There is once again trouble in the unsettled streets of Haiti, and this time there are American lives at stake. As the tiny island nation continues to suffer from unrest and an unhealthy escalation of gang-related violence, a number of American missionaries from Ohio have been kidnapped. A group of 17 U.S. missionaries including children was kidnapped by a gang in Haiti on Saturday, according to a voice message sent to various religious missions by an organization with direct knowledge of the incident. The missionaries were on their way home from building an orphanage, according to a message from Ohio-based Christian Aid Ministries. “This is a special prayer alert,” the one-minute message said. “Pray that the gang members would come to repentance.” The message says the mission’s field director is working with the U.S. Embassy, and that the field director’s family and one other unidentified man stayed at the ministry’s base while everyone else visited the orphanage. On Tuesday, it was revealed that the FBI had gotten involved, and other entities within the federal government were doing all they could to help. The State Department said Sunday its officials have been in “regular contact” with Haitian authorities “and will continue to work with them and interagency partners” to recover the group, a spokesperson told ABC News. The U.S. Embassy in Port-au-Prince is leading coordination with local authorities and providing assistance to the families, Psaki added. The Haitian government suspects the gang known as 400 Mawozo to be responsible for the abductions, according to a source at the Haitian presidential office. Haiti’s gang violence has now cemented the nation as the kidnapping capital of the world, with over 600 such crimes having occurred there in 2021 alone.  

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Southwest Airlines Hit by Major Employee Protest Over Vaccine Mandate

And just one week after a mysterious mass cancelation of flights.

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Just a week ago, Southwest Airlines was in the midst of a massive and troublesome cancelation of flights, with some estimates suggesting that nearly one third of the company’s entire fleet was grounded.

Southwest was quick in trying to get out ahead of the controversy, blaming weather and air traffic control issues for the massive trouble, but astute researchers were quick to point out that ATC hadn’t suggested anything of the sort on their end, and that the percentage of all canceled flights that belonged to Southwest was indicative of a problem within the airline itself.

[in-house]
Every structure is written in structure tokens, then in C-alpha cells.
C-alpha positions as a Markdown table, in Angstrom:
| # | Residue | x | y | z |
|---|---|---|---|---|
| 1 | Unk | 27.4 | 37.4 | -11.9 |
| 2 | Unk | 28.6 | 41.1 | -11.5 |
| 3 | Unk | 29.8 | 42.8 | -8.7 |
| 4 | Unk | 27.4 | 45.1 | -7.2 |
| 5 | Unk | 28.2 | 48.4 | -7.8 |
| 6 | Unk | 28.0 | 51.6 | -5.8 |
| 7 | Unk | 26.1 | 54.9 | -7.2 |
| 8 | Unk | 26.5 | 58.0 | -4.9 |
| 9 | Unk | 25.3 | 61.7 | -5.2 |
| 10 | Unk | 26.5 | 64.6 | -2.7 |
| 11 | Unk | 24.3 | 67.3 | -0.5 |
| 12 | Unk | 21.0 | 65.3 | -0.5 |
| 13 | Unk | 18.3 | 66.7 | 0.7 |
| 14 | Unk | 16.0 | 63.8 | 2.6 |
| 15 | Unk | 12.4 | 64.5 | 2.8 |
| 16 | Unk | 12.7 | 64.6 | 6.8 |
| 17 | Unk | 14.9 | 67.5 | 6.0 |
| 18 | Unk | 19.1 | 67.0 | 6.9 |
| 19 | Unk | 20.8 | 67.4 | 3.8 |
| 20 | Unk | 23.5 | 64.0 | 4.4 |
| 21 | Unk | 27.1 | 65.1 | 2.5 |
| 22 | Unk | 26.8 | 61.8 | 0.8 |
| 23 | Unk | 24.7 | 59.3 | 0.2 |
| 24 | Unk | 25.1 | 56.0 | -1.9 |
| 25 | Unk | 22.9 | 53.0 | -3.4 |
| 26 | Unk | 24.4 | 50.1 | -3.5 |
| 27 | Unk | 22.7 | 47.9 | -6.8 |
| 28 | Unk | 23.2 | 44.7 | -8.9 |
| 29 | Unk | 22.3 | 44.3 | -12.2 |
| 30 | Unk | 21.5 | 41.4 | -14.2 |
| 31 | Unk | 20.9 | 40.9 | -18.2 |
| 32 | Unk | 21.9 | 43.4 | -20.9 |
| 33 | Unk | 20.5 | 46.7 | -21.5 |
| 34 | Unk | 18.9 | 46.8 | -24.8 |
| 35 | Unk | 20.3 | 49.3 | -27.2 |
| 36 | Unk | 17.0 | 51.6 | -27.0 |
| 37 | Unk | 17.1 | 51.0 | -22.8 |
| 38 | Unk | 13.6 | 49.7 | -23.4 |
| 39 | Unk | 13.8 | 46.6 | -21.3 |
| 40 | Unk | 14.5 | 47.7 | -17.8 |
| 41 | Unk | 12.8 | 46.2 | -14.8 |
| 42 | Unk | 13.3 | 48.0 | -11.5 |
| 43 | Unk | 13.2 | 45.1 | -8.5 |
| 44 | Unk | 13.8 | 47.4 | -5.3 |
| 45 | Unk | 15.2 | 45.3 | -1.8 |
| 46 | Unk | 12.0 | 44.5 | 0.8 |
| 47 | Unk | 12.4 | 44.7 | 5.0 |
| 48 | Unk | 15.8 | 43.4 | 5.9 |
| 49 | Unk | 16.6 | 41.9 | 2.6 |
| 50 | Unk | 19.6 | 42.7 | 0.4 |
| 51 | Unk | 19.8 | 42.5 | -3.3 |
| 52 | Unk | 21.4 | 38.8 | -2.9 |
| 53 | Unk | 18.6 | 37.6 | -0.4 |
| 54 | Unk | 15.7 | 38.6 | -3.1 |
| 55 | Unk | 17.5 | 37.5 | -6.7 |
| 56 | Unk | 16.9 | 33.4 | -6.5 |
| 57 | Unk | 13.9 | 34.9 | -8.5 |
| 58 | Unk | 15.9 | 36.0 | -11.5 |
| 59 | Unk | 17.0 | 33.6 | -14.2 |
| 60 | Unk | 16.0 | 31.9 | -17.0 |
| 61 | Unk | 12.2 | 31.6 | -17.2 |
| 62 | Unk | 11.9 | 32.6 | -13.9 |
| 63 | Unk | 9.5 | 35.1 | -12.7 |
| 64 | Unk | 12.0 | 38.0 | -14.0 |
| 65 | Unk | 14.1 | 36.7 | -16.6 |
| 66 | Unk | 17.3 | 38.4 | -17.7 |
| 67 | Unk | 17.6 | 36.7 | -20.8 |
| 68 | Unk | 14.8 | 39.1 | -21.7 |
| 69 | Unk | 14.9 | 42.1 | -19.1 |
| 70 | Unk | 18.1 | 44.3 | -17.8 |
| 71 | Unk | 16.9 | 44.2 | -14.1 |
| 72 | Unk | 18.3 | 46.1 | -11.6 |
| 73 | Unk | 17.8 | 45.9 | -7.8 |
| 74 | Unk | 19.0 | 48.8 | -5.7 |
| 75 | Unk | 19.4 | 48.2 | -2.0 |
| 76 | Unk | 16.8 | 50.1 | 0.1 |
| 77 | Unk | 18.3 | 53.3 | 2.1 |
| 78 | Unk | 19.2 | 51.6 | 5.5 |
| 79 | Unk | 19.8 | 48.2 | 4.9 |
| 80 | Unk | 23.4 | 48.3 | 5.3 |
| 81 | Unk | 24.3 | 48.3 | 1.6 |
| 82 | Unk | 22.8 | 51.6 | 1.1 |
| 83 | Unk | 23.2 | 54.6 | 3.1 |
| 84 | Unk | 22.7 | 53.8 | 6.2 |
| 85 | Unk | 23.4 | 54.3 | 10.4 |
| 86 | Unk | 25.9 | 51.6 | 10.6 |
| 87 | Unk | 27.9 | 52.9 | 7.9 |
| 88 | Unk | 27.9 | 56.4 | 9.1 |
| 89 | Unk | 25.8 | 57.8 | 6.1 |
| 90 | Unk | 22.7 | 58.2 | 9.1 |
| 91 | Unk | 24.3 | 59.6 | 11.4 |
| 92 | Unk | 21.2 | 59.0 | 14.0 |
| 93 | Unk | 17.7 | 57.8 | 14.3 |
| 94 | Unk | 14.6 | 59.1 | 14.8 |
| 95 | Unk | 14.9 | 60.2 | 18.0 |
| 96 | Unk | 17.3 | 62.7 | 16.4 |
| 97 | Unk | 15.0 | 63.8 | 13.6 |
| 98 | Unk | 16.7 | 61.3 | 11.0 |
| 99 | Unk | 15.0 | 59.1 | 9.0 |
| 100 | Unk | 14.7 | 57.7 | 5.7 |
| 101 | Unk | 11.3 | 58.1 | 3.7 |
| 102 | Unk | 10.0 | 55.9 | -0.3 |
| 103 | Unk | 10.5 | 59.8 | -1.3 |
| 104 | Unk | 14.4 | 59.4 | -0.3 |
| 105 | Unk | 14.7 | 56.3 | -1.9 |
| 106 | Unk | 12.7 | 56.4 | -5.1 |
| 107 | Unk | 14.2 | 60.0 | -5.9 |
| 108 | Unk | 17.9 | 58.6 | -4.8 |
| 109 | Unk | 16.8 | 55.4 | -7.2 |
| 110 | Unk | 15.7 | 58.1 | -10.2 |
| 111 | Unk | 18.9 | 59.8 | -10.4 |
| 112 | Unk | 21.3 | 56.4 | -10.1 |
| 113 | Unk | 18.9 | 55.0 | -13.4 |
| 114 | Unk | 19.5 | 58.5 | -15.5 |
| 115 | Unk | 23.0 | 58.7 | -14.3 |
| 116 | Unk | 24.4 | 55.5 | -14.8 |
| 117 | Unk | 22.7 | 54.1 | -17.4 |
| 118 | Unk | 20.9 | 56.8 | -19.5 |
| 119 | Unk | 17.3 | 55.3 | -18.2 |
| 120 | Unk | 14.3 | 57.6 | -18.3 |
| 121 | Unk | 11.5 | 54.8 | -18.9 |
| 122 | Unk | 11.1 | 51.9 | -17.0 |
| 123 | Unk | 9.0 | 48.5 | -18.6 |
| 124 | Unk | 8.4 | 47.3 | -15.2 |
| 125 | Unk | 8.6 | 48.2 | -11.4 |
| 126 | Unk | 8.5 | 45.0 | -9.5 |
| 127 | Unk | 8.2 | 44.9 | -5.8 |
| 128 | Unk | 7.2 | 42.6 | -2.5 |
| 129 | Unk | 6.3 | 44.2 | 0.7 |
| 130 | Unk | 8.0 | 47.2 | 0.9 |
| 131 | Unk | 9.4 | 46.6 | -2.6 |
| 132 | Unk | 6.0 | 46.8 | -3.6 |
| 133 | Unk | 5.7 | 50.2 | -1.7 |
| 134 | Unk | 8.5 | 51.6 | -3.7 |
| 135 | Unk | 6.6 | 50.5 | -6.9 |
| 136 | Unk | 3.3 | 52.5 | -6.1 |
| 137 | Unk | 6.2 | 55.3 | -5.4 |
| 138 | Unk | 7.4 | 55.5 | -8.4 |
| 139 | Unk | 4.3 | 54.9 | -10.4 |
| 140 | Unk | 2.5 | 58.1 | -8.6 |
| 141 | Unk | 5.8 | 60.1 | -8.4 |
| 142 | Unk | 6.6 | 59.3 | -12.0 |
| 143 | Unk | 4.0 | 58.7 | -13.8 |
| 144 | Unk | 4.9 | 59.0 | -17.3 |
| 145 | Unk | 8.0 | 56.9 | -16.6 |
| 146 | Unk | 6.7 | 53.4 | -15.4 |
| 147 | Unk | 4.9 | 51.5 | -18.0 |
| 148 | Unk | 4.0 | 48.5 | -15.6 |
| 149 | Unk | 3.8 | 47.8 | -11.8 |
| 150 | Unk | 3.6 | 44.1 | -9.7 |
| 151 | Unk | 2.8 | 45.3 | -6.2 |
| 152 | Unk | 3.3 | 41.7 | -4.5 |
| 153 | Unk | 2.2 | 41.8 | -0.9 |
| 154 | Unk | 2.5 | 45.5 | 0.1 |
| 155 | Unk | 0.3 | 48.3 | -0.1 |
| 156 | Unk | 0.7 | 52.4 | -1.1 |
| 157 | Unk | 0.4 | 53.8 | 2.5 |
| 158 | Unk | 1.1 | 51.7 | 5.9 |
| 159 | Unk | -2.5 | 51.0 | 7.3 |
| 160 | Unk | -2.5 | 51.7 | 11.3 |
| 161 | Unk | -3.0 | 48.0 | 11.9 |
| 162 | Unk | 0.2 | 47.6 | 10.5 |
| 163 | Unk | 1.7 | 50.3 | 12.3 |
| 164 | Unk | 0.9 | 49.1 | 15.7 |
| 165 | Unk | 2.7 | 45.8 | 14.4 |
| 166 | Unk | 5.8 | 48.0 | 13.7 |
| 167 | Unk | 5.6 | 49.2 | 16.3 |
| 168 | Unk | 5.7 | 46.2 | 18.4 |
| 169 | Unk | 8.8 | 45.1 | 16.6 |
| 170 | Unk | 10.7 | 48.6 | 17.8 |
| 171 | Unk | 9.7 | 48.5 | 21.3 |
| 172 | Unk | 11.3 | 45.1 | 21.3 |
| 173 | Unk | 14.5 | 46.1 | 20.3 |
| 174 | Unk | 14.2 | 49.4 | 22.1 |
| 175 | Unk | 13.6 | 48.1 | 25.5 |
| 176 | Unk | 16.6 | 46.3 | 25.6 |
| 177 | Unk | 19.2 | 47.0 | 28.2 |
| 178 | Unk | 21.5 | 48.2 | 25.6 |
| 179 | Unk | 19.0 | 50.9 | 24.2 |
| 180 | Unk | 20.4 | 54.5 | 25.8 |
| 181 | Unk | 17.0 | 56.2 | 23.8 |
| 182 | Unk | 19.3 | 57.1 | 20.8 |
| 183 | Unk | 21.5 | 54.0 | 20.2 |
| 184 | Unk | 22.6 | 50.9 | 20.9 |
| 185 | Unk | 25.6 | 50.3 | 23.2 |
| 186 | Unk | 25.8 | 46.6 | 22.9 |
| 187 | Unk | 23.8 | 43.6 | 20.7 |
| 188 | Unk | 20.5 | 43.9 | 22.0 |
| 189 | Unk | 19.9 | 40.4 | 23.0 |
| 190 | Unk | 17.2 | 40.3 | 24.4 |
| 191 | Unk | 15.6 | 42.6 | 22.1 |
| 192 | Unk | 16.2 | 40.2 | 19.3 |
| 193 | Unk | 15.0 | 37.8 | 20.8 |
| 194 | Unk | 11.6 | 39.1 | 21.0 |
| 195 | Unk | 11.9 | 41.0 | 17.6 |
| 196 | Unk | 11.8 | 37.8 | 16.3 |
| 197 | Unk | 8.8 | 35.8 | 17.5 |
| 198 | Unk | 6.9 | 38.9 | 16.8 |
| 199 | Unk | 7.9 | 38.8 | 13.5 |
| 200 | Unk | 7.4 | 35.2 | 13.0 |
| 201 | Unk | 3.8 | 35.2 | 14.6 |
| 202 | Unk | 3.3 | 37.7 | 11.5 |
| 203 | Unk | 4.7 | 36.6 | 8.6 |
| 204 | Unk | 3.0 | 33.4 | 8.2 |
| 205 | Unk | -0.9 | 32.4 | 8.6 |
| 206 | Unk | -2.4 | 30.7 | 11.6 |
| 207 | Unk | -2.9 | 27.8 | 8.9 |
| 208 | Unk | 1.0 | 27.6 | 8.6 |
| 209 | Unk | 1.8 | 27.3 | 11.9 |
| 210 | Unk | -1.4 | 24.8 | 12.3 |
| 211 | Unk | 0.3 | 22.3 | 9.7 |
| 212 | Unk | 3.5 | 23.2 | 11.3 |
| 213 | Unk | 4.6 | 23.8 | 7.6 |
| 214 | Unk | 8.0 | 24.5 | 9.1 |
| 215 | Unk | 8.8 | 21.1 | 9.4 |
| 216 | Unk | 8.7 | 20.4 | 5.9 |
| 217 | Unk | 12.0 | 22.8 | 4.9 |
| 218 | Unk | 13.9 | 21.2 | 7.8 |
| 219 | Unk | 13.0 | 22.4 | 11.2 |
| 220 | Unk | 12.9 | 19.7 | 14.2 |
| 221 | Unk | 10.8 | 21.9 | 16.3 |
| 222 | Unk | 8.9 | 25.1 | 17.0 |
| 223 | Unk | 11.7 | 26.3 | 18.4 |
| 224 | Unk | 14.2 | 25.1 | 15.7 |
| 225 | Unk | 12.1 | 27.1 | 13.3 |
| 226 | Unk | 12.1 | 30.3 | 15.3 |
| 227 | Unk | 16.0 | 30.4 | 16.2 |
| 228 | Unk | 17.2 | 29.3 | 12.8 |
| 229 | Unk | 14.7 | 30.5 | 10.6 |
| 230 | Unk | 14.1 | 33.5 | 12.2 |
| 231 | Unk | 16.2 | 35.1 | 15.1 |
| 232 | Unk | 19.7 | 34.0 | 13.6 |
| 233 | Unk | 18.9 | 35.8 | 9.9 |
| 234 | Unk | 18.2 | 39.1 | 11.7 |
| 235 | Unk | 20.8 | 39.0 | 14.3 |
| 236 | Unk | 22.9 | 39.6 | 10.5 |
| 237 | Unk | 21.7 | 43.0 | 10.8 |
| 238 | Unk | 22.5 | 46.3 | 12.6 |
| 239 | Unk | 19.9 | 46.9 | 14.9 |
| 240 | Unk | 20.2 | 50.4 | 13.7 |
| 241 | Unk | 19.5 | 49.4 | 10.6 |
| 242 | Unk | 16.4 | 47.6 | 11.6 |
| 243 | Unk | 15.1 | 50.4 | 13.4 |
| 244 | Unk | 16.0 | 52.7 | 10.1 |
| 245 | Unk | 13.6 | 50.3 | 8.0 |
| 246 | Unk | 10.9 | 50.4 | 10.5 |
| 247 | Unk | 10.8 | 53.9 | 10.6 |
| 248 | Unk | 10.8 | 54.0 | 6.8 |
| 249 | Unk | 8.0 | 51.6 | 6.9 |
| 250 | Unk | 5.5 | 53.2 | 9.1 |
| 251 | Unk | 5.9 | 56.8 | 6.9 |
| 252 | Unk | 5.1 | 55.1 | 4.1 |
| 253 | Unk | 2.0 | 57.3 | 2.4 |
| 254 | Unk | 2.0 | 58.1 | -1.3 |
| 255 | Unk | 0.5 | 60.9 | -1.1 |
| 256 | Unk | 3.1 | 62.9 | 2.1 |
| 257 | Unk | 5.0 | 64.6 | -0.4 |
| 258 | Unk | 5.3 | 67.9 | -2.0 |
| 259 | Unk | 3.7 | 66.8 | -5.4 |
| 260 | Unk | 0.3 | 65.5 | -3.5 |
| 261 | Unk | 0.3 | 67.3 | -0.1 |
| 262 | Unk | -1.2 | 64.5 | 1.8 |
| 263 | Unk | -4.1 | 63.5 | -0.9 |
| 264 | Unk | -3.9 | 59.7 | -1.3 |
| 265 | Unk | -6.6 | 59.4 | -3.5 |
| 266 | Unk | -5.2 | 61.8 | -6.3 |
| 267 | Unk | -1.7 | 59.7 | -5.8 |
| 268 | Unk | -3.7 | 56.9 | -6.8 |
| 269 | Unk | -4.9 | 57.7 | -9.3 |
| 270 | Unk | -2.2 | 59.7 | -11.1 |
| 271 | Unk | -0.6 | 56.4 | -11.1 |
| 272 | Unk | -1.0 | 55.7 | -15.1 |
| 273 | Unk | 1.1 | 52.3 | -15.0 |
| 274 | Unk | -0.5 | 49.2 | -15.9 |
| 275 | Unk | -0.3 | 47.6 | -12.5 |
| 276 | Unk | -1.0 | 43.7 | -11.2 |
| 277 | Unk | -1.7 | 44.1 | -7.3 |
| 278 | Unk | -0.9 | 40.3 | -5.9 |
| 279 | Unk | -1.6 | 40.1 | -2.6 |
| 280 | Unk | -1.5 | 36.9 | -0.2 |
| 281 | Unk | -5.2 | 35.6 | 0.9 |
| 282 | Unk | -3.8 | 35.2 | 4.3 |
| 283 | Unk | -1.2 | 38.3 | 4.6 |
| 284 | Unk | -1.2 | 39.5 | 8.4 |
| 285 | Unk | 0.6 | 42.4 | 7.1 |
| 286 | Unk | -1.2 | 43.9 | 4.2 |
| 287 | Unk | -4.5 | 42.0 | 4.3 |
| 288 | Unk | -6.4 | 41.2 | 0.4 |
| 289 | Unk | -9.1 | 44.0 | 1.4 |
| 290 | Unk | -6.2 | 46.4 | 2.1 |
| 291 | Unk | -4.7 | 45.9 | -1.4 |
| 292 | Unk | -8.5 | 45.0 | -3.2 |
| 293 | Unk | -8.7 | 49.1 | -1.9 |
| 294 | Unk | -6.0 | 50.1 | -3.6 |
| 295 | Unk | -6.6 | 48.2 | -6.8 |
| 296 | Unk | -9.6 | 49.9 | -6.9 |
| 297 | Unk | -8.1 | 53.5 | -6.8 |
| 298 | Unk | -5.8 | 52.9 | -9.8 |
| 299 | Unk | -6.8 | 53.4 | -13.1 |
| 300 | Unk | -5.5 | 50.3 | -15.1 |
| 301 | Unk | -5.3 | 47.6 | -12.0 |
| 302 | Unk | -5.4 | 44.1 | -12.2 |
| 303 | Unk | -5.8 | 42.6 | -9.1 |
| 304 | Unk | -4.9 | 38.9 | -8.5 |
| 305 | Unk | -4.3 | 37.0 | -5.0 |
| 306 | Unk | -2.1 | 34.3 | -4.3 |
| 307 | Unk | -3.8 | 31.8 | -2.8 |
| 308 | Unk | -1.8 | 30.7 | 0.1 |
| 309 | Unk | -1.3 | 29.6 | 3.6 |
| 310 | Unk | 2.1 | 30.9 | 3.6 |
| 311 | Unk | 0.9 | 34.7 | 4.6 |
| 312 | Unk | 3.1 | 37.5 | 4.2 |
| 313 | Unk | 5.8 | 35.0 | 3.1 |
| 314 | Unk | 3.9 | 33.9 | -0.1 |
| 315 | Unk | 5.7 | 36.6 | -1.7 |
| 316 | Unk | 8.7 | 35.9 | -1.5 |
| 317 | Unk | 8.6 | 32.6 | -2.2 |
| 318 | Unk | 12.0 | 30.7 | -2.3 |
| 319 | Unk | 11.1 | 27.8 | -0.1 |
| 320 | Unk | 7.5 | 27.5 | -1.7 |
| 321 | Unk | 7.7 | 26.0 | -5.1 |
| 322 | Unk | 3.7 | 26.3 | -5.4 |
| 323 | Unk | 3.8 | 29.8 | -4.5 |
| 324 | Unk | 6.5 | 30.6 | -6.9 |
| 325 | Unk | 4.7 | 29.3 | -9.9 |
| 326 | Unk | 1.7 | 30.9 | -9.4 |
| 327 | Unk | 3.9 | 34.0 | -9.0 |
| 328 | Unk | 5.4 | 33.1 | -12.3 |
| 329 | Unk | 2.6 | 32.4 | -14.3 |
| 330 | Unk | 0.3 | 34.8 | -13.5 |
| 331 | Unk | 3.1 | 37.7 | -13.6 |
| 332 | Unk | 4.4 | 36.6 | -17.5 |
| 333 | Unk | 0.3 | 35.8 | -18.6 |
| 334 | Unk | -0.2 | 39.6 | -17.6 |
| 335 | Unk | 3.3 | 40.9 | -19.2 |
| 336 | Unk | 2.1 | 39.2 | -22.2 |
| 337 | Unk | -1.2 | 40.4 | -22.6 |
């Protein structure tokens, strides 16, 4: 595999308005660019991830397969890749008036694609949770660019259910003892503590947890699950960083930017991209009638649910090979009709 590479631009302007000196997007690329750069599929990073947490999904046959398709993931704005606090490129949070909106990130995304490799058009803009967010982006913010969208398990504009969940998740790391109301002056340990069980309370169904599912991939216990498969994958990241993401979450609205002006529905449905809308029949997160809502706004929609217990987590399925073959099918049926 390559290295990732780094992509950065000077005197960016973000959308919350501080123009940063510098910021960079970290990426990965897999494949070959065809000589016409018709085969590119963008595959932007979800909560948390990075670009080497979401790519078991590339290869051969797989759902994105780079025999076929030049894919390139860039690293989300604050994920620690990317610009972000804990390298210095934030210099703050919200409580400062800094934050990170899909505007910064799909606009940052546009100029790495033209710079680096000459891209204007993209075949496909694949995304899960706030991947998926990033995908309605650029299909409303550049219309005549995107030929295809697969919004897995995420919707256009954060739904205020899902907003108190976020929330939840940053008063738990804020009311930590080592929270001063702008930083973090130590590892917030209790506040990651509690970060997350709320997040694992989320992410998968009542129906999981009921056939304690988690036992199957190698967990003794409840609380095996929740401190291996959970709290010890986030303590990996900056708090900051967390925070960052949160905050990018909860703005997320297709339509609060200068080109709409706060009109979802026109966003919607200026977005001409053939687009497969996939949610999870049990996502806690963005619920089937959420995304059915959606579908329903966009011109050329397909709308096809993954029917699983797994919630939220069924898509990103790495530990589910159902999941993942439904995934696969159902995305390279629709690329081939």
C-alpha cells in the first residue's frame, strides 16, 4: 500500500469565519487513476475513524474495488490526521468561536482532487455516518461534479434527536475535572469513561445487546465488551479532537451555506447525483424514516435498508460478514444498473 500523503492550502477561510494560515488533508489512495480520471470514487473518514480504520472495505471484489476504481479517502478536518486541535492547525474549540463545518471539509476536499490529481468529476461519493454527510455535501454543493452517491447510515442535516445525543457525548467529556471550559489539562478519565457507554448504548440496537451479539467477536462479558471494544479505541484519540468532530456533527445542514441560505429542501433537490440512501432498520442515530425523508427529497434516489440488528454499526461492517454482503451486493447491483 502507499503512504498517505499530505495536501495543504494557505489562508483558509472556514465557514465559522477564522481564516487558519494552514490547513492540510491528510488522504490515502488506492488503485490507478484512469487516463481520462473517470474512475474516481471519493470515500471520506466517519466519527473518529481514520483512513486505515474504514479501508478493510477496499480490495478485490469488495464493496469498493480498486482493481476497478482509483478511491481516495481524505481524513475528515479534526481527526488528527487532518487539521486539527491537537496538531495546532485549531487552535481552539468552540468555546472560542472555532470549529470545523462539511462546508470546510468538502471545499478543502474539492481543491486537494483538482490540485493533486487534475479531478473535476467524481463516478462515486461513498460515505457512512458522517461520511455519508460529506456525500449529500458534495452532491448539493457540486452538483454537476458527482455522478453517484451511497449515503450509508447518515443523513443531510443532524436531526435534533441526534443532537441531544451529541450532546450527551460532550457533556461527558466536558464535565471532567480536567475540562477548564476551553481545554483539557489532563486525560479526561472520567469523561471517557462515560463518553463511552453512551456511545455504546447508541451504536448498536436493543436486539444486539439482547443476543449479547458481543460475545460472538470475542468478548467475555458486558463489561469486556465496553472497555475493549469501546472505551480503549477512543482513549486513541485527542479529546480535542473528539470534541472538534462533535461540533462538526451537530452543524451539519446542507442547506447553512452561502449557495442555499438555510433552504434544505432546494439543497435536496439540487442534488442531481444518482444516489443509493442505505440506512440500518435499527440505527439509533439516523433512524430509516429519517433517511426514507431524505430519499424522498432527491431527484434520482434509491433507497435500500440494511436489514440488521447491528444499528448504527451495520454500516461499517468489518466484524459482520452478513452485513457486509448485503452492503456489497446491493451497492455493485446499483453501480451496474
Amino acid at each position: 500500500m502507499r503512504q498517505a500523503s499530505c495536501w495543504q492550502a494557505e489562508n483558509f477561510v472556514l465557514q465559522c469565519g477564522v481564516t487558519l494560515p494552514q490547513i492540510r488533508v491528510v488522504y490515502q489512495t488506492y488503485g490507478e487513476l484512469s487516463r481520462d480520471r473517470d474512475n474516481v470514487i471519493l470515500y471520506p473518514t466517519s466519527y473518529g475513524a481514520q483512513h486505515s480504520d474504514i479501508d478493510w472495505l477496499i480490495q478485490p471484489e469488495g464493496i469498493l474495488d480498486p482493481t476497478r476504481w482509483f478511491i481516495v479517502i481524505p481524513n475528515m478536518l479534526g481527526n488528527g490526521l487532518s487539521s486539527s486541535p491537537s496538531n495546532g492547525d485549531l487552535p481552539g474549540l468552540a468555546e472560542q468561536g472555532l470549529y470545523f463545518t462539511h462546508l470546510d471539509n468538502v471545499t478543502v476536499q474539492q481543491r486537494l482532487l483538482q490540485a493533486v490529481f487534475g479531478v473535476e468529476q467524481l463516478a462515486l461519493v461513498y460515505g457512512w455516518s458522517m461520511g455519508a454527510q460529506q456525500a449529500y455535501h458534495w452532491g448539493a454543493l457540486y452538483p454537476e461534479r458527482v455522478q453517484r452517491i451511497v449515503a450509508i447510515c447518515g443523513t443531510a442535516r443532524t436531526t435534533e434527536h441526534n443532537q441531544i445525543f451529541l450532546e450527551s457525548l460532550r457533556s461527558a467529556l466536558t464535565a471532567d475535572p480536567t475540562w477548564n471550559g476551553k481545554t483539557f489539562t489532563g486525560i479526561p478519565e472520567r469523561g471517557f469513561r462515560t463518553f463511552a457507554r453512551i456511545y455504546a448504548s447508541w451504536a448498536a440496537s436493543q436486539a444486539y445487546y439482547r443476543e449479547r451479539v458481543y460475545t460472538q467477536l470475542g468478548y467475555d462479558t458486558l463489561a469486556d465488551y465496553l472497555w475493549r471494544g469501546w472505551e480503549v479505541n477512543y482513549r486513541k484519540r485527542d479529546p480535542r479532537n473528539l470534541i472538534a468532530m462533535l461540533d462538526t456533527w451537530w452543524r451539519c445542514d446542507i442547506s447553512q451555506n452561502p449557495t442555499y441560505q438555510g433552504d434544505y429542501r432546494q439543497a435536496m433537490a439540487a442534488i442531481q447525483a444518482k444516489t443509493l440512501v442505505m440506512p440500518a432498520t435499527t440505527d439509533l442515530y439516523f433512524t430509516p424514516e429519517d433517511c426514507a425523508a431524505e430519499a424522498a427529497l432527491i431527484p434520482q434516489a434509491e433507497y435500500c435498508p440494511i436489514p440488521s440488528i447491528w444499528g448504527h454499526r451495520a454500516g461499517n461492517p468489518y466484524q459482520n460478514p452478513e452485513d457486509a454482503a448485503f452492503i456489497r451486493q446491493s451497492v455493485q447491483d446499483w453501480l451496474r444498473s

Many began to suggest that the airline was suffering from the fallout of their coming vaccine mandate, and new evidence this week seems to refute the company’s claim to the contrary.

Current and former Southwest Airlines workers gathered to protest recent COVID-19 vaccination mandates on Monday, Oct. 18.

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They gathered to celebrate “medical freedom” at the airline’s headquarters in Dallas.

Chopper 11 flew over the group of hundreds of people holding signs that said, “Terminate the mandate,” “freedom not force” and “no jabs for jobs,”

Southwest set its deadline the first week of October under a federal vaccination mandate for employees of companies holding contracts with the U.S. government. But workers can seek medical or religious exemptions. Workers have until late November to comply with the vaccine mandate.

Employers who have embraced vaccine mandates have suffered greatly in recent weeks, as Americans continue to exercise their right to bodily sovereignty in the face of growing pressure to receive the jab.

Just a week ago, Southwest Airlines was in the midst of a massive and troublesome cancelation of flights, with some estimates suggesting that nearly one third of the company’s entire fleet was grounded. Southwest was quick in trying to get out ahead of the controversy, blaming weather and air traffic control issues for the massive trouble, but astute researchers were quick to point out that ATC hadn’t suggested anything of the sort on their end, and that the percentage of all canceled flights that belonged to Southwest was indicative of a problem within the airline itself. Many began to suggest that the airline was suffering from the fallout of their coming vaccine mandate, and new evidence this week seems to refute the company’s claim to the contrary. Current and former Southwest Airlines workers gathered to protest recent COVID-19 vaccination mandates on Monday, Oct. 18. They gathered to celebrate “medical freedom” at the airline’s headquarters in Dallas. Chopper 11 flew over the group of hundreds of people holding signs that said, “Terminate the mandate,” “freedom not force” and “no jabs for jobs,” Southwest set its deadline the first week of October under a federal vaccination mandate for employees of companies holding contracts with the U.S. government. But workers can seek medical or religious exemptions. Workers have until late November to comply with the vaccine mandate. Employers who have embraced vaccine mandates have suffered greatly in recent weeks, as Americans continue to exercise their right to bodily sovereignty in the face of growing pressure to receive the jab.